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J Psychiatr Pract. 2003 May;9(3):181-94.

When do antidepressants worsen the course of bipolar disorder?

Author information

1
Zucker Hillside Hospital/North Shore Long Island Jewish Health System, Glen Oaks, NY 11002, USA.

Abstract

Bipolar disorder may be more prevalent than previously believed. Because a substantial number of patients with bipolar disorder present with an index depressive episode, it is likely that many are misdiagnosed with unipolar major depression. Even if a correct diagnosis is made, depressive symptoms in bipolar disorder are notoriously difficult to treat. Patients are often treated with antidepressants, which, if used improperly, are known to induce mania and provoke rapid cycling. This article explores diagnostic conundrums in bipolar depression and their possible solutions, based on current research evidence. It also elucidates current evidence regarding the risks and benefits associated with antidepressant use and evaluates alternative treatment regimens for the depressed bipolar population, including the use of traditional mood stabilizers such as lithium, novel anticonvulsants such as lamotrigine, and atypical antipsychotics.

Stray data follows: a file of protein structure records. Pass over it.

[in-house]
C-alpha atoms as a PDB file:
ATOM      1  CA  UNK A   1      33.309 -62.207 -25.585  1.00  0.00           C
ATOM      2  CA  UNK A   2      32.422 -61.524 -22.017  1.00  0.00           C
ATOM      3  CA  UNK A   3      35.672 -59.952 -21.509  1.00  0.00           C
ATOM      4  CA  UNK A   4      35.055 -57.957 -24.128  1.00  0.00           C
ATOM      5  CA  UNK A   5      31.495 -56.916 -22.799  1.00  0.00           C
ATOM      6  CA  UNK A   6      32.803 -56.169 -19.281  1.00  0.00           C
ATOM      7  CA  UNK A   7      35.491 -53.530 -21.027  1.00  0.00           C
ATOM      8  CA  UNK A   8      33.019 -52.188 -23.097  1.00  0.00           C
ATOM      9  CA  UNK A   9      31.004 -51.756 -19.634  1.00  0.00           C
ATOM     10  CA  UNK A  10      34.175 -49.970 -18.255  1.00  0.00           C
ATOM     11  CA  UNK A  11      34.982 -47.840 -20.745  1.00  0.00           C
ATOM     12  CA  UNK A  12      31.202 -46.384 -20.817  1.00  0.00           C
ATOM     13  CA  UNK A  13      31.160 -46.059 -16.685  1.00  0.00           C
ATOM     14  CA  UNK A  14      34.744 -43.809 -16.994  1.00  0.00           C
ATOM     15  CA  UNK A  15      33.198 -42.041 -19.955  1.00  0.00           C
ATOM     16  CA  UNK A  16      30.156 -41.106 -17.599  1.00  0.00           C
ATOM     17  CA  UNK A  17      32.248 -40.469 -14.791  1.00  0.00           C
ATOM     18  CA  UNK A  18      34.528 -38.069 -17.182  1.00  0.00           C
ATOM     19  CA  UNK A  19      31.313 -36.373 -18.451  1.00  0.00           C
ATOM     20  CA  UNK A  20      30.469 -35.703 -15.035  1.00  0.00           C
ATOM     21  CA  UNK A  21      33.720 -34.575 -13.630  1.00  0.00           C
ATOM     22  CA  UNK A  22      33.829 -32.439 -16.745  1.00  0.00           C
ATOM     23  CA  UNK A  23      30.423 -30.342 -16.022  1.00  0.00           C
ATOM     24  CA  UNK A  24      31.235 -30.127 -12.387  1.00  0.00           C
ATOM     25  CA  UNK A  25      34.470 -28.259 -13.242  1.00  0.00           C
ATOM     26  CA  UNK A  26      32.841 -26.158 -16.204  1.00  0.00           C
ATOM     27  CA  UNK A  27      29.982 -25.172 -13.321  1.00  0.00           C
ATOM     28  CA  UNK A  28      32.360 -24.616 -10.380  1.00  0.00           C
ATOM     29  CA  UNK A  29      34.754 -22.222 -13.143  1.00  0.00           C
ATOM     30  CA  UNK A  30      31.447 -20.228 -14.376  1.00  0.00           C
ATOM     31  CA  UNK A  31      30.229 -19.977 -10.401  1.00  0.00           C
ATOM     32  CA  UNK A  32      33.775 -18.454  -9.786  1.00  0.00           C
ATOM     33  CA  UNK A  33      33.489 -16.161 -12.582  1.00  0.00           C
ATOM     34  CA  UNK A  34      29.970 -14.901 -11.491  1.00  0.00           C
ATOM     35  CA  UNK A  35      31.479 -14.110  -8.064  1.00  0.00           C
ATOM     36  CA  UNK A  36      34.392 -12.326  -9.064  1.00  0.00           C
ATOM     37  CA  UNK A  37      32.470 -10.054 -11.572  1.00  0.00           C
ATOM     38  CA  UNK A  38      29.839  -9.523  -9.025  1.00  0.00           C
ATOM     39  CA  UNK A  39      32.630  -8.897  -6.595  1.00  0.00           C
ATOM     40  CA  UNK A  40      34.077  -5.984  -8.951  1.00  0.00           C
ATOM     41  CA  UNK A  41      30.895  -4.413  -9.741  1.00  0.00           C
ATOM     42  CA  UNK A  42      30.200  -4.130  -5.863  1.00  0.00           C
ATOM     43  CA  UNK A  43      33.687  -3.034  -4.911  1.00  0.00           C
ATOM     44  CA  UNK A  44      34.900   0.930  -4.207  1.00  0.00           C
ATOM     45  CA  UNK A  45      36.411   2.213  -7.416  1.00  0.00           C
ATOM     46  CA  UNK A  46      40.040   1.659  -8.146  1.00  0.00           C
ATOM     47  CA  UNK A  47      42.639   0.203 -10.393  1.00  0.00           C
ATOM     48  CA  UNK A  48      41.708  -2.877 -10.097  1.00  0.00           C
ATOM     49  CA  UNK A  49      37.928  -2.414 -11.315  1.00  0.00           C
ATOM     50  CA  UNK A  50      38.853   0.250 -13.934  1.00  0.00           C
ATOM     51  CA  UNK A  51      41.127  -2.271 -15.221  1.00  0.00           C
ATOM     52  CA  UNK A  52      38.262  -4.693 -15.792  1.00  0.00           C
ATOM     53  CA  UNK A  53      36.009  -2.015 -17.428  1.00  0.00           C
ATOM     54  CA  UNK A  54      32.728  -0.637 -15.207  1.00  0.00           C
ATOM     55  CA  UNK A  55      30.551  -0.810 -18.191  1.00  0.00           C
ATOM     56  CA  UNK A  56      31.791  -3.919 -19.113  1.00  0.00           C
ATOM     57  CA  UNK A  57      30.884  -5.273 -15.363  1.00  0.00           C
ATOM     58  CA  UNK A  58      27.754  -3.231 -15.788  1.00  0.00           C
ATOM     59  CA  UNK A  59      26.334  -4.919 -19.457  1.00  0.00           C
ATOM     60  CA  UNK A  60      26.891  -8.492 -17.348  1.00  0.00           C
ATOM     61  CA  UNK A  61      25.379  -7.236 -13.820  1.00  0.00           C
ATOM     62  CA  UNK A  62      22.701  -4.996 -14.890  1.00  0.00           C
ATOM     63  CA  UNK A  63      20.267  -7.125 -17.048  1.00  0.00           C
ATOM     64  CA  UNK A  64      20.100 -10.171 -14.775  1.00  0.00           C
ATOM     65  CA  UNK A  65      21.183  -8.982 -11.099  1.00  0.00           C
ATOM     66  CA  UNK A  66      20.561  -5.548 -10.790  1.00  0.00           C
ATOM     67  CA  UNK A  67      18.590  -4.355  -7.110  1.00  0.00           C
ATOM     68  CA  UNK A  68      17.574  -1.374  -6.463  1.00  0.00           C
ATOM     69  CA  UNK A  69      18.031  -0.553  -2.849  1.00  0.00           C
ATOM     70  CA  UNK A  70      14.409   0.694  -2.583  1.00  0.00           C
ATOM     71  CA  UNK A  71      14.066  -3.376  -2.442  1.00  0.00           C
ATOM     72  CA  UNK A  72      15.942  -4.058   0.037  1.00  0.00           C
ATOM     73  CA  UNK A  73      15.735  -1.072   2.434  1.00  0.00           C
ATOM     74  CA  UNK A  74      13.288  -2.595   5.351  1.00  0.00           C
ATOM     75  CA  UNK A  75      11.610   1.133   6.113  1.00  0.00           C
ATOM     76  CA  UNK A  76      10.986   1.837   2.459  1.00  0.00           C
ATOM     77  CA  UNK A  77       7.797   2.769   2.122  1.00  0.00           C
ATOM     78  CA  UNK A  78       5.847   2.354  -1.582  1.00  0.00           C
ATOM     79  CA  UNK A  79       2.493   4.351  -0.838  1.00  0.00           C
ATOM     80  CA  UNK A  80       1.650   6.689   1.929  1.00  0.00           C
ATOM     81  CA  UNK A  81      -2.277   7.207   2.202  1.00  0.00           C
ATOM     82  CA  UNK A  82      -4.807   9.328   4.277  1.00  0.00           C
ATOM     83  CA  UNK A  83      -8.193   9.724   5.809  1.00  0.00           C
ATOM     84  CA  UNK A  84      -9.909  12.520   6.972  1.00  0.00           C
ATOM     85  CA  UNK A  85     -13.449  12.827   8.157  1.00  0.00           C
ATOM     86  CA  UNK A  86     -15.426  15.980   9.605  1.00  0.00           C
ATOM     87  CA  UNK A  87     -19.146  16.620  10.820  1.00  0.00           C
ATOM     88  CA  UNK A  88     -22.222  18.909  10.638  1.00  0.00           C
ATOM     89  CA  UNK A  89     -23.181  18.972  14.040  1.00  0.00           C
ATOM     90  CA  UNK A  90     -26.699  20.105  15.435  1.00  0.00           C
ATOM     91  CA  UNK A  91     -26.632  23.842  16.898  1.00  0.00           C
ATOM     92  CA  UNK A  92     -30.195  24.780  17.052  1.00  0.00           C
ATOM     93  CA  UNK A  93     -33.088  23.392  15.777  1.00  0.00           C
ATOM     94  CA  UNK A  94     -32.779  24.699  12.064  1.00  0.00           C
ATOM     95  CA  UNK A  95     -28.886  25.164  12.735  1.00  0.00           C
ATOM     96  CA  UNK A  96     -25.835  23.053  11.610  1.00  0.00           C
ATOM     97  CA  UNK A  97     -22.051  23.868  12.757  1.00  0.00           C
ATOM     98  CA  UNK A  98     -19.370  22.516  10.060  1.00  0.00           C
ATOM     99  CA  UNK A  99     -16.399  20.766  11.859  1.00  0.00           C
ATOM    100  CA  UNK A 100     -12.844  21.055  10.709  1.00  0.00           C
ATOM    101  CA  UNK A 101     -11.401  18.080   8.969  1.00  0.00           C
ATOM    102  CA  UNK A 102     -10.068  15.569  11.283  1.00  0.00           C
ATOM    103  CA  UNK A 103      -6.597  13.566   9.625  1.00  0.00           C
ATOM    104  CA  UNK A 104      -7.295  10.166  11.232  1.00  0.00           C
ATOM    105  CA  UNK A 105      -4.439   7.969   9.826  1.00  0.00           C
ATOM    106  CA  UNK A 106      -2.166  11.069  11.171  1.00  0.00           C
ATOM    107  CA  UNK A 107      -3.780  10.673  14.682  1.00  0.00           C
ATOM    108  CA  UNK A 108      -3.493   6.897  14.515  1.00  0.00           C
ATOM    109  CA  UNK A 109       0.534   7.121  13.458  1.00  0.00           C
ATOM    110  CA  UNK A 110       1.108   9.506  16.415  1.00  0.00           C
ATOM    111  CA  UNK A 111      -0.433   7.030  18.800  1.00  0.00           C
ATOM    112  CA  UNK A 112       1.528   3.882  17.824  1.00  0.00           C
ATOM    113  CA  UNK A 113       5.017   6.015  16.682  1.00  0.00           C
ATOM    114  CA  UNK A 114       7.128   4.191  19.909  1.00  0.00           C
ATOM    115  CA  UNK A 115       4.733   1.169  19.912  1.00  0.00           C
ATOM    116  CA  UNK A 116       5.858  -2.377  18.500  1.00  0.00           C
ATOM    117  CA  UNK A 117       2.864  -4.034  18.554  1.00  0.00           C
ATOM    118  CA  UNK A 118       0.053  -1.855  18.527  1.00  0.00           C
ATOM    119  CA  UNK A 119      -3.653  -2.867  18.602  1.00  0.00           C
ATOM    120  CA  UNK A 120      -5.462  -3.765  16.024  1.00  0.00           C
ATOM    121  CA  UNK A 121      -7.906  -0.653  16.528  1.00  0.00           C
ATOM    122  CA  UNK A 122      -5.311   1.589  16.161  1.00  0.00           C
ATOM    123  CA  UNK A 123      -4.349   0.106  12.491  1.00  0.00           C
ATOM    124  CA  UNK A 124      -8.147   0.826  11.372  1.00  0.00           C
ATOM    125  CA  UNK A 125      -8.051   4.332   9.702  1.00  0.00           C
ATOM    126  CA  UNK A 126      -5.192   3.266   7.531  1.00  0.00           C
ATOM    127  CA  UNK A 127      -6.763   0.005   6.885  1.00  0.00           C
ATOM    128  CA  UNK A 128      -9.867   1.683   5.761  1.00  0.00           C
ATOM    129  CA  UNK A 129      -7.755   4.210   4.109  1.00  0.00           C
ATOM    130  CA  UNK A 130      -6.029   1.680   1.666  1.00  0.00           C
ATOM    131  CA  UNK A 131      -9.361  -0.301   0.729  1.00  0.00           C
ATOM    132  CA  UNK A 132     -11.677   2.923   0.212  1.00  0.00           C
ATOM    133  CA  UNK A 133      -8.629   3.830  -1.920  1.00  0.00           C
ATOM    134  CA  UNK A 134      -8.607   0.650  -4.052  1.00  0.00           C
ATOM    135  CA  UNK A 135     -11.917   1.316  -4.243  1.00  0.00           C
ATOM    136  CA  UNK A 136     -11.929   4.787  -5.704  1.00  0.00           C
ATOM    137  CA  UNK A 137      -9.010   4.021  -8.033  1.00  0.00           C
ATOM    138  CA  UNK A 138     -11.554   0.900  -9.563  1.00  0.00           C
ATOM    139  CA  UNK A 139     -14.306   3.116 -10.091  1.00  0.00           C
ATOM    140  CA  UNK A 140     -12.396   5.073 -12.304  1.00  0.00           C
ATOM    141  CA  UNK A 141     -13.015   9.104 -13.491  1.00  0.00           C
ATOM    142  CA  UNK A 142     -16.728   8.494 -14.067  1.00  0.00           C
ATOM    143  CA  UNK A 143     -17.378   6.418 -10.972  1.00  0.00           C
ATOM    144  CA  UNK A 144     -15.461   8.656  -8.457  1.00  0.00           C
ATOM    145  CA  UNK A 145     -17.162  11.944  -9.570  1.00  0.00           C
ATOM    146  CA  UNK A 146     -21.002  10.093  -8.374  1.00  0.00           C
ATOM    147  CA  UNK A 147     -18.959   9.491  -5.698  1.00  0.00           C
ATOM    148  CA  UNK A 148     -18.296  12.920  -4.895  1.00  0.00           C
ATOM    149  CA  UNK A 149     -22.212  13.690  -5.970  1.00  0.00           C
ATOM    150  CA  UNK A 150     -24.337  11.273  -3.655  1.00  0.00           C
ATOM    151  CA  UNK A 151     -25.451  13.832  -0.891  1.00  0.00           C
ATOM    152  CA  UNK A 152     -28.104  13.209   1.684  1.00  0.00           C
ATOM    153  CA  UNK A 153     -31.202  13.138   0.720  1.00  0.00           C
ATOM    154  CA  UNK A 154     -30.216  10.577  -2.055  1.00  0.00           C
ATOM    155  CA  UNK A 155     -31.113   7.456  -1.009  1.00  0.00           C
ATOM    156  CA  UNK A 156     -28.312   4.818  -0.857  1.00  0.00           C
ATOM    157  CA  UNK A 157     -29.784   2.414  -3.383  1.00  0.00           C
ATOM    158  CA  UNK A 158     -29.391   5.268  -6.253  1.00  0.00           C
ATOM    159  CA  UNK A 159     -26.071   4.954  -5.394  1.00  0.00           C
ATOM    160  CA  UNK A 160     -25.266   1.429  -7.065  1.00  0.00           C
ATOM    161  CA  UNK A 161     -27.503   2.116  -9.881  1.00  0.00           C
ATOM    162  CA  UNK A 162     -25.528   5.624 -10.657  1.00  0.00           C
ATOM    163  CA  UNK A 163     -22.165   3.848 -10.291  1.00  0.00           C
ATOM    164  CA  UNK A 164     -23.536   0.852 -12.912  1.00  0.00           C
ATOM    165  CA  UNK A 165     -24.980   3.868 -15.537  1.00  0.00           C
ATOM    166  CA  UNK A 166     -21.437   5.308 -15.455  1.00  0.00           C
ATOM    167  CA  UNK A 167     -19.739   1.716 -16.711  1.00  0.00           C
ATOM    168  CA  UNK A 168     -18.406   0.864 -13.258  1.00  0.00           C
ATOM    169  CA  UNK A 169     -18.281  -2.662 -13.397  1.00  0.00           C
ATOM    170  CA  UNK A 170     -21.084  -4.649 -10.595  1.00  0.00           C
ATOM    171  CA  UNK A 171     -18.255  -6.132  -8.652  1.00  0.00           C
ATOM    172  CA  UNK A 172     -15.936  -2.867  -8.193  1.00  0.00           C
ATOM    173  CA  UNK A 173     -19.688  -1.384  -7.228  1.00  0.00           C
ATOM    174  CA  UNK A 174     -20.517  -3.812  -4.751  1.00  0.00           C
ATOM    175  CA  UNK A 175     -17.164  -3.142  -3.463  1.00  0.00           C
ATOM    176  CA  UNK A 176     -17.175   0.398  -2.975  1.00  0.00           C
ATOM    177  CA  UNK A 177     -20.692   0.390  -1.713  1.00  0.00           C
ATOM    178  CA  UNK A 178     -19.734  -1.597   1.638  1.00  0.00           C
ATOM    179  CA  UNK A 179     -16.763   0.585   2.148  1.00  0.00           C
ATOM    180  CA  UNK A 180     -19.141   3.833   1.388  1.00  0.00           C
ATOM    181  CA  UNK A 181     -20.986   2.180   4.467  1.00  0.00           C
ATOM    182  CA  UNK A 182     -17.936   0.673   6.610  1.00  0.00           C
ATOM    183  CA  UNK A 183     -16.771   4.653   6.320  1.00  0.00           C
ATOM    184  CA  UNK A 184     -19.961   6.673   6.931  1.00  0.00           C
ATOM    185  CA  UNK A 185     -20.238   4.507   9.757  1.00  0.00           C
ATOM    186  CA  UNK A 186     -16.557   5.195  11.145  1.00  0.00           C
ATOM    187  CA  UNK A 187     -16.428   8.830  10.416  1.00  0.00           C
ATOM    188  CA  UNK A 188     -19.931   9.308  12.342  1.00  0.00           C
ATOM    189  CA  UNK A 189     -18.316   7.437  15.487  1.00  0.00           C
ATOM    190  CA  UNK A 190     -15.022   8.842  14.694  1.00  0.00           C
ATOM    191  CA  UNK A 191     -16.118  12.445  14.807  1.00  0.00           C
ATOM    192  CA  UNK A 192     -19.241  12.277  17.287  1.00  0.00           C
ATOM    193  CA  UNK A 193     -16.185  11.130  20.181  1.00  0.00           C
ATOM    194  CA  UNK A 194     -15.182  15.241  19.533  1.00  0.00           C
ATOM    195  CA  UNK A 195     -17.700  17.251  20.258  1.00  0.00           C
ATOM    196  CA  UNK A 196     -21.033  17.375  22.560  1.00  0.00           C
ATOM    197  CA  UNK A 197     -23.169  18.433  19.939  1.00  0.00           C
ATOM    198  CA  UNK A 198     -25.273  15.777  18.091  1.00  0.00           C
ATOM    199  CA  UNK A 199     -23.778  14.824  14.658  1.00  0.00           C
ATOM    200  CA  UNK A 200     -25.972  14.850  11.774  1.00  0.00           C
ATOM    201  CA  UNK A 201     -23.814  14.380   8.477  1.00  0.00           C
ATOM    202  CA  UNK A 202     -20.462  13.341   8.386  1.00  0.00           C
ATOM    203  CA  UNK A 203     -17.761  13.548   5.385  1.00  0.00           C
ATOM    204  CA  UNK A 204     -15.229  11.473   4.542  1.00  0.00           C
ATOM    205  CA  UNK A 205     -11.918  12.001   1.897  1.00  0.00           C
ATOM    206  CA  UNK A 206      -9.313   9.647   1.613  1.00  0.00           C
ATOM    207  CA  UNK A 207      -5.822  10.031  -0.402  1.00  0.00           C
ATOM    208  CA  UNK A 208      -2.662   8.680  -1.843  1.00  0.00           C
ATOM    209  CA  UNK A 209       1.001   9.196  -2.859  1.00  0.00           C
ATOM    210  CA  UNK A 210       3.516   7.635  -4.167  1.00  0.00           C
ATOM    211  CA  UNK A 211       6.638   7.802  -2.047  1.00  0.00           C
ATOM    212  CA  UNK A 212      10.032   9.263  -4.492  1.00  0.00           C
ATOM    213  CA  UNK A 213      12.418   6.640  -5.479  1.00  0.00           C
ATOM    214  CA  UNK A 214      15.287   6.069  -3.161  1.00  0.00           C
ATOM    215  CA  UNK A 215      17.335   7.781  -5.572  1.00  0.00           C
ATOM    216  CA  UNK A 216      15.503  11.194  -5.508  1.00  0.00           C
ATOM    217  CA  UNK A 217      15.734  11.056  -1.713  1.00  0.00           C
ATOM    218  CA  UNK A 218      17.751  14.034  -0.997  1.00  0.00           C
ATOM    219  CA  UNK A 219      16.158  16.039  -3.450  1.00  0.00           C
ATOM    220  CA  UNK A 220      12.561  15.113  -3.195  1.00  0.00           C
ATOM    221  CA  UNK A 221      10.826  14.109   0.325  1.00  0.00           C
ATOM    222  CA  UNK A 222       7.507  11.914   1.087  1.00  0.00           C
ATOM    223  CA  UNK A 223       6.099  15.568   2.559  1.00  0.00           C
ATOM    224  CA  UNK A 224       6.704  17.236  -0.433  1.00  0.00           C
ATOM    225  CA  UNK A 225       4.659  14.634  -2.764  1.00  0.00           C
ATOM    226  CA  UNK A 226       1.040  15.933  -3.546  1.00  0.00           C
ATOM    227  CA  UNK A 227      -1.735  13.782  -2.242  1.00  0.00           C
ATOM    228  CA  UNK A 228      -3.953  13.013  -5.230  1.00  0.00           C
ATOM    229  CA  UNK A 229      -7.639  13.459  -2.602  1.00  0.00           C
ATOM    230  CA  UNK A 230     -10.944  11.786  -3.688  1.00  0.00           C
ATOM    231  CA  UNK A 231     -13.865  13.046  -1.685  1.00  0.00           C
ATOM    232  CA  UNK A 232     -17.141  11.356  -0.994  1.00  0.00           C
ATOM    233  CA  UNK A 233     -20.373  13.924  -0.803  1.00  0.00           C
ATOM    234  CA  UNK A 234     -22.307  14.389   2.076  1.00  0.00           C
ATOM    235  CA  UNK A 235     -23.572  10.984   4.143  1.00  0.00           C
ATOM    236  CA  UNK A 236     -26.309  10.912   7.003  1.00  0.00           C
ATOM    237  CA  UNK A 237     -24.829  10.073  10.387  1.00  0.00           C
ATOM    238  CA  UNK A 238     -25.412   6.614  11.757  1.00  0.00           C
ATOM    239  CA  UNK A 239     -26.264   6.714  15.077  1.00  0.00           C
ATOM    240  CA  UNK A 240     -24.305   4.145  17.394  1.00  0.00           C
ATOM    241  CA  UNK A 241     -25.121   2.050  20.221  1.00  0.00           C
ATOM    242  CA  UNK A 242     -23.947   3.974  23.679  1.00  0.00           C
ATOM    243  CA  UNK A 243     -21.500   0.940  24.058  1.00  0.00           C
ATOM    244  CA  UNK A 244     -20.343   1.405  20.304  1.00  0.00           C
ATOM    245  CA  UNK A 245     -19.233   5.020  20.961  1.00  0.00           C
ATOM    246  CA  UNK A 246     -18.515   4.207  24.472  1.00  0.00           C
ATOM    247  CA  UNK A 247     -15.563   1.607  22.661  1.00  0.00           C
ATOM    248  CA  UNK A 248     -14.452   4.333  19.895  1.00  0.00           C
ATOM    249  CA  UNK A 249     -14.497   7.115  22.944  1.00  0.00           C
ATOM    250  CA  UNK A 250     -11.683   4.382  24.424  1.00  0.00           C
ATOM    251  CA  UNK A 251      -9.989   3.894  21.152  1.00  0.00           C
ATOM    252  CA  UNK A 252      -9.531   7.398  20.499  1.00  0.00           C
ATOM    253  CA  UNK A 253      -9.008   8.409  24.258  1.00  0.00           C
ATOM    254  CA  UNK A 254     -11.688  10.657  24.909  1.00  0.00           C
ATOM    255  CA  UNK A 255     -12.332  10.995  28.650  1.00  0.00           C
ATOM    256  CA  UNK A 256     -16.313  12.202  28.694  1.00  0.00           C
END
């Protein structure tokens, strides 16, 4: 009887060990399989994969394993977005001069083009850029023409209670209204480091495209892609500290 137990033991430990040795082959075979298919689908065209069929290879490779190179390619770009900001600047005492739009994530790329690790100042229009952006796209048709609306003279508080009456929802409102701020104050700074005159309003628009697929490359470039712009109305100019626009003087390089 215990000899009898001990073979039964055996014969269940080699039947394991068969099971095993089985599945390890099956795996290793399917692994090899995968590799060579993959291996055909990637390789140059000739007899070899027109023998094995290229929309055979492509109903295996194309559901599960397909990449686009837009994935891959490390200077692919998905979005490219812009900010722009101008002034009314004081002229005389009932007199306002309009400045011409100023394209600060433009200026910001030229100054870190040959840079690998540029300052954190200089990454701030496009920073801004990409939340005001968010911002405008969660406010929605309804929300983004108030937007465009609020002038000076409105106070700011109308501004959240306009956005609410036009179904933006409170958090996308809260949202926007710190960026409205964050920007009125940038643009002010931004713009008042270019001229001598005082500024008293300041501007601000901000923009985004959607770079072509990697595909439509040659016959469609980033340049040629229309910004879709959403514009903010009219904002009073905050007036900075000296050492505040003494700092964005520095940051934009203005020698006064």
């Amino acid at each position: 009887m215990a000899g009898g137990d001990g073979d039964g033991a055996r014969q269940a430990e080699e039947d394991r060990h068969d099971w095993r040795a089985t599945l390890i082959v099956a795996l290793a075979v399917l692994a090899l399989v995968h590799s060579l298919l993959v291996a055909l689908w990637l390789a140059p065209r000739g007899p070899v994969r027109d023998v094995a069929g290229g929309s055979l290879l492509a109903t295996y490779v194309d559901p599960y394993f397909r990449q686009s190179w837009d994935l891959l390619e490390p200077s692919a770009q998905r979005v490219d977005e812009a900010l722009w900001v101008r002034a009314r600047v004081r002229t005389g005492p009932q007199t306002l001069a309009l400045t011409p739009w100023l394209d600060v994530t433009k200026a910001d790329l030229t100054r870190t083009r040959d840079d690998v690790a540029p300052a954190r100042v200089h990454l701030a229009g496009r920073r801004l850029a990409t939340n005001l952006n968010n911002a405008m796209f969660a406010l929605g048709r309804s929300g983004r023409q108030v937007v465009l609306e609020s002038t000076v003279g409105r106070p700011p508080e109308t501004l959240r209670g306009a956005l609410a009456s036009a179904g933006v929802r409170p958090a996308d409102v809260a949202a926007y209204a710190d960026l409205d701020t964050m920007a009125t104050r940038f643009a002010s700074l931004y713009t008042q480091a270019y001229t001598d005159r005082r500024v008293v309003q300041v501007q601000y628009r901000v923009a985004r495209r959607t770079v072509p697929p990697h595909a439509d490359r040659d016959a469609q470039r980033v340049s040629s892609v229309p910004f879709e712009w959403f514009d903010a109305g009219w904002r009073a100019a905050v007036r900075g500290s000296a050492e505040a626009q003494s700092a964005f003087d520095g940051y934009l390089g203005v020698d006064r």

PMID:
15985931

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